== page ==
Each term is 5 times higher than the previous term, sequences like these are called geometric sequences, since the first term is 8 and the common ratio is 5 the formula for the nth term is 8*5n-1
Hi, I am new to this forum and I am also very new to math. I failed math in high school so my understanding of algebra is very weak. Even so, I would like to learn so please bare with me if I am being a nuisance.
Find formula, showing all the work for the n-th term tn of the sequence (tn) . Defined with
t1 = 8; tn = ( 5*tn-1 ): 2; *tn-1 = previous term
I understand a little bit of this
GCSE Maths Sequences Revision - The nth Term | S-cool, the revision website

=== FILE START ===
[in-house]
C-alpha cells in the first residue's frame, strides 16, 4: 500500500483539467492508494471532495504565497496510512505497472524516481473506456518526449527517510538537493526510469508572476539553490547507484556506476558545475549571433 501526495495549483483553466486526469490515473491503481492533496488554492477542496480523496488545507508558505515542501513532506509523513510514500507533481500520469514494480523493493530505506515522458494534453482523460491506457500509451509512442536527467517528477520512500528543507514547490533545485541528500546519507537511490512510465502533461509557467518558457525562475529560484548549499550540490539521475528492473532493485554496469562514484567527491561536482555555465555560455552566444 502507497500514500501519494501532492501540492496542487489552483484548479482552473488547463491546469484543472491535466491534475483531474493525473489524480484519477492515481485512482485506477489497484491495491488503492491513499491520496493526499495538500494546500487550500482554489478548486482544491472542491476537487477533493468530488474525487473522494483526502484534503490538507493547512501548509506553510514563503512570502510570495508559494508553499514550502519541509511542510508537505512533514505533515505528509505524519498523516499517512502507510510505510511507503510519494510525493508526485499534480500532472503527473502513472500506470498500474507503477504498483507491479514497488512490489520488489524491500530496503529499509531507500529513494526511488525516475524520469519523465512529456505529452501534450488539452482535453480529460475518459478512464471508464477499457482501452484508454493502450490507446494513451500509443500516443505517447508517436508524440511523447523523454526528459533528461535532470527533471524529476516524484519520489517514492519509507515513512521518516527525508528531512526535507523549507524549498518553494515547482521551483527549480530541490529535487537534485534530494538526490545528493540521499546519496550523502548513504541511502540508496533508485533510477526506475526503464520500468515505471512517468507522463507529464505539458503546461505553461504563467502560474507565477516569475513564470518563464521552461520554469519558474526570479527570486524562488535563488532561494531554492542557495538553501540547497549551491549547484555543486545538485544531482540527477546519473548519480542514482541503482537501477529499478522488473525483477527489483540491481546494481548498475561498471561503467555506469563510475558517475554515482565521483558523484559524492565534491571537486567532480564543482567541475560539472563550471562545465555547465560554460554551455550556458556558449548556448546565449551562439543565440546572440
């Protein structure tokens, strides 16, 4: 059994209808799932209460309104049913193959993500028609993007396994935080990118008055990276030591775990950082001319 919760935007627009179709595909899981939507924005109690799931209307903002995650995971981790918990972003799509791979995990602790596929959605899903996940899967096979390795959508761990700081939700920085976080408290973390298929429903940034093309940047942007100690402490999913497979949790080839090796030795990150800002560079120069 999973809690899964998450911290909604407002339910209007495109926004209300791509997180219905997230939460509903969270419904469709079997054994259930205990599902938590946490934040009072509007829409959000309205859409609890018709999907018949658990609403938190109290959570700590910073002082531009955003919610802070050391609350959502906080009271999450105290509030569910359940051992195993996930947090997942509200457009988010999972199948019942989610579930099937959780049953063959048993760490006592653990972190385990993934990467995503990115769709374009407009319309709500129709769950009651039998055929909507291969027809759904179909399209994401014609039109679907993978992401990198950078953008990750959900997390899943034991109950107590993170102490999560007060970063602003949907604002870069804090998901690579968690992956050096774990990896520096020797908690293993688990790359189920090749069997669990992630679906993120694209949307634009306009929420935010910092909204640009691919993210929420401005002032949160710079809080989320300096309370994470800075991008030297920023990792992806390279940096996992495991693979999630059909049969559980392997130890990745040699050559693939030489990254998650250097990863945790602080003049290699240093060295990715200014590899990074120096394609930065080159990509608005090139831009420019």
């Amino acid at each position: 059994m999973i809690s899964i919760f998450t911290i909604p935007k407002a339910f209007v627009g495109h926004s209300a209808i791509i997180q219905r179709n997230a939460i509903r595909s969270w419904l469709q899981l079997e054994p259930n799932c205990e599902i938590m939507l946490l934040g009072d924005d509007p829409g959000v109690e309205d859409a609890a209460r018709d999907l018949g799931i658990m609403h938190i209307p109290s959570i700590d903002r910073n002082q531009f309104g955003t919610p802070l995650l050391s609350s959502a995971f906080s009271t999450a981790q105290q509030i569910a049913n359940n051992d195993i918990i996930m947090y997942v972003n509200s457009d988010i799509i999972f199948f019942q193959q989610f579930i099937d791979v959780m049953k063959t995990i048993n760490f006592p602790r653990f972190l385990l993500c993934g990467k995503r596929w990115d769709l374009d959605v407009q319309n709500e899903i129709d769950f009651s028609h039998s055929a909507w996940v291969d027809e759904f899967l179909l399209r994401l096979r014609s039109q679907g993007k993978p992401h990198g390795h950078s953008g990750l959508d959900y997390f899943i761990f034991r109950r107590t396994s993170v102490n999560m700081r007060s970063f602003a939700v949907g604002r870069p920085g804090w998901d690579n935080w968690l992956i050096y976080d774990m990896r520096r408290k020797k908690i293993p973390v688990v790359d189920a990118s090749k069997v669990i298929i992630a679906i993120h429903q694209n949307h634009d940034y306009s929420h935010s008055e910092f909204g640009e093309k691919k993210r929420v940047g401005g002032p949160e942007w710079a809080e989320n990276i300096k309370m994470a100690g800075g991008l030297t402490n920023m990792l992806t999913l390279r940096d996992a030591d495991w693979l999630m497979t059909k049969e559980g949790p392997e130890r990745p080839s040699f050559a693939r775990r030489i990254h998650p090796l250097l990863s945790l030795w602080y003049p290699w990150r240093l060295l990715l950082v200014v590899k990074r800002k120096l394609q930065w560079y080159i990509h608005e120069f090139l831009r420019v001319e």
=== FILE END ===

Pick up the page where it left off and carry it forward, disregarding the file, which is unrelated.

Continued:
however, I can't seems to relate this with the question I am facing.
Any help is appreciated
Thank you for your time
Sorry actually I am a bit lost
If t1 = 8; and tn = (5*tn-1) /2
Then t3 = (5*20)/2 = 50
But using the n-th term mentioned wont it be
t(3) = 8*5^n-1
I am very new to this, so I'm sorry if i misunderstood you somewhere
Oh I see it now,
How does sequence is normally solved? Do we eye ball for a pattern or is there a magic formula for it?
Plato can you please show me step by step to find the n term, please? I've been stuck with this for hours : (.
I tried to follow this Geometric Sequences and Series but I am still confused.